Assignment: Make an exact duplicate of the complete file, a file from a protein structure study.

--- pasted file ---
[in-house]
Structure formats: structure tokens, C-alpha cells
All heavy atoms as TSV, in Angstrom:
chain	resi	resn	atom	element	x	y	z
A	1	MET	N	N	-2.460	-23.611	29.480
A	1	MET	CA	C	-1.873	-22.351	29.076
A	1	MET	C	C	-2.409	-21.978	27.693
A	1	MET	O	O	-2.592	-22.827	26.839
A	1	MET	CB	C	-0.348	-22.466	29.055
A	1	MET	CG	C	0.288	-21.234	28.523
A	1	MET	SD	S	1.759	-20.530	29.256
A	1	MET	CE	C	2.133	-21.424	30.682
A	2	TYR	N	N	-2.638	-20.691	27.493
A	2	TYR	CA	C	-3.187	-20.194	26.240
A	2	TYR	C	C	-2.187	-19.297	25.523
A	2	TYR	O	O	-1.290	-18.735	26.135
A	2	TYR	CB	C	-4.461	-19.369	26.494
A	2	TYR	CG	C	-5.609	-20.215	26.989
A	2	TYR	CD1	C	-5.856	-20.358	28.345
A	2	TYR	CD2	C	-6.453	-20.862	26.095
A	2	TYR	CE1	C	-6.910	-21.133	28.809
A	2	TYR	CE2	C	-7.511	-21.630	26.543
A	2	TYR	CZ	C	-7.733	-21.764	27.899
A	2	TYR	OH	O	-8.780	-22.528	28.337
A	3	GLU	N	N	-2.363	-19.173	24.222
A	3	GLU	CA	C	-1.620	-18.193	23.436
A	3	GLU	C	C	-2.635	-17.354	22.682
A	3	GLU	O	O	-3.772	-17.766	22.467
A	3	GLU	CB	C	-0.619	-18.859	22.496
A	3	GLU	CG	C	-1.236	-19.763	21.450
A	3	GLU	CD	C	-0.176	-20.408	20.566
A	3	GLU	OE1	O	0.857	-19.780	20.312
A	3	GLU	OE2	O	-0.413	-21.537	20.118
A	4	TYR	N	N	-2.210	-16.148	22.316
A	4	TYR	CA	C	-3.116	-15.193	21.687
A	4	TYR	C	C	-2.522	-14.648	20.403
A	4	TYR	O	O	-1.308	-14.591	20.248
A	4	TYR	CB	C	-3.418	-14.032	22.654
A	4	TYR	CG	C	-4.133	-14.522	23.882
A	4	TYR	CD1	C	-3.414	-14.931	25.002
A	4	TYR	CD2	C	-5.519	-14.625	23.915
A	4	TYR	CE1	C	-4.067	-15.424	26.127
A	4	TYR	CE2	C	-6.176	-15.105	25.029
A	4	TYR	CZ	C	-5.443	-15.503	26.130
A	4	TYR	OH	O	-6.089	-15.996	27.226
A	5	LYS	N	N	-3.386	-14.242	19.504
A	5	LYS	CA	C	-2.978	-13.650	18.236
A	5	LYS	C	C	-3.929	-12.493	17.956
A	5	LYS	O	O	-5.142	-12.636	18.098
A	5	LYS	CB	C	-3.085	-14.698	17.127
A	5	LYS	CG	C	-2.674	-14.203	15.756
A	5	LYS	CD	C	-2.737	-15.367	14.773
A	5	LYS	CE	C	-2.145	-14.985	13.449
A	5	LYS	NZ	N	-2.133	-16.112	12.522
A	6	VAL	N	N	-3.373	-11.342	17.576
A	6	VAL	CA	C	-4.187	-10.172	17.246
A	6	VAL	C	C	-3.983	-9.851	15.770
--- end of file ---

[in-house]
Structure formats: structure tokens, C-alpha cells
All heavy atoms as TSV, in Angstrom:
chain	resi	resn	atom	element	x	y	z
A	1	MET	N	N	-2.460	-23.611	29.480
A	1	MET	CA	C	-1.873	-22.351	29.076
A	1	MET	C	C	-2.409	-21.978	27.693
A	1	MET	O	O	-2.592	-22.827	26.839
A	1	MET	CB	C	-0.348	-22.466	29.055
A	1	MET	CG	C	0.288	-21.234	28.523
A	1	MET	SD	S	1.759	-20.530	29.256
A	1	MET	CE	C	2.133	-21.424	30.682
A	2	TYR	N	N	-2.638	-20.691	27.493
A	2	TYR	CA	C	-3.187	-20.194	26.240
A	2	TYR	C	C	-2.187	-19.297	25.523
A	2	TYR	O	O	-1.290	-18.735	26.135
A	2	TYR	CB	C	-4.461	-19.369	26.494
A	2	TYR	CG	C	-5.609	-20.215	26.989
A	2	TYR	CD1	C	-5.856	-20.358	28.345
A	2	TYR	CD2	C	-6.453	-20.862	26.095
A	2	TYR	CE1	C	-6.910	-21.133	28.809
A	2	TYR	CE2	C	-7.511	-21.630	26.543
A	2	TYR	CZ	C	-7.733	-21.764	27.899
A	2	TYR	OH	O	-8.780	-22.528	28.337
A	3	GLU	N	N	-2.363	-19.173	24.222
A	3	GLU	CA	C	-1.620	-18.193	23.436
A	3	GLU	C	C	-2.635	-17.354	22.682
A	3	GLU	O	O	-3.772	-17.766	22.467
A	3	GLU	CB	C	-0.619	-18.859	22.496
A	3	GLU	CG	C	-1.236	-19.763	21.450
A	3	GLU	CD	C	-0.176	-20.408	20.566
A	3	GLU	OE1	O	0.857	-19.780	20.312
A	3	GLU	OE2	O	-0.413	-21.537	20.118
A	4	TYR	N	N	-2.210	-16.148	22.316
A	4	TYR	CA	C	-3.116	-15.193	21.687
A	4	TYR	C	C	-2.522	-14.648	20.403
A	4	TYR	O	O	-1.308	-14.591	20.248
A	4	TYR	CB	C	-3.418	-14.032	22.654
A	4	TYR	CG	C	-4.133	-14.522	23.882
A	4	TYR	CD1	C	-3.414	-14.931	25.002
A	4	TYR	CD2	C	-5.519	-14.625	23.915
A	4	TYR	CE1	C	-4.067	-15.424	26.127
A	4	TYR	CE2	C	-6.176	-15.105	25.029
A	4	TYR	CZ	C	-5.443	-15.503	26.130
A	4	TYR	OH	O	-6.089	-15.996	27.226
A	5	LYS	N	N	-3.386	-14.242	19.504
A	5	LYS	CA	C	-2.978	-13.650	18.236
A	5	LYS	C	C	-3.929	-12.493	17.956
A	5	LYS	O	O	-5.142	-12.636	18.098
A	5	LYS	CB	C	-3.085	-14.698	17.127
A	5	LYS	CG	C	-2.674	-14.203	15.756
A	5	LYS	CD	C	-2.737	-15.367	14.773
A	5	LYS	CE	C	-2.145	-14.985	13.449
A	5	LYS	NZ	N	-2.133	-16.112	12.522
A	6	VAL	N	N	-3.373	-11.342	17.576
A	6	VAL	CA	C	-4.187	-10.172	17.246
A	6	VAL	C	C	-3.983	-9.851	15.770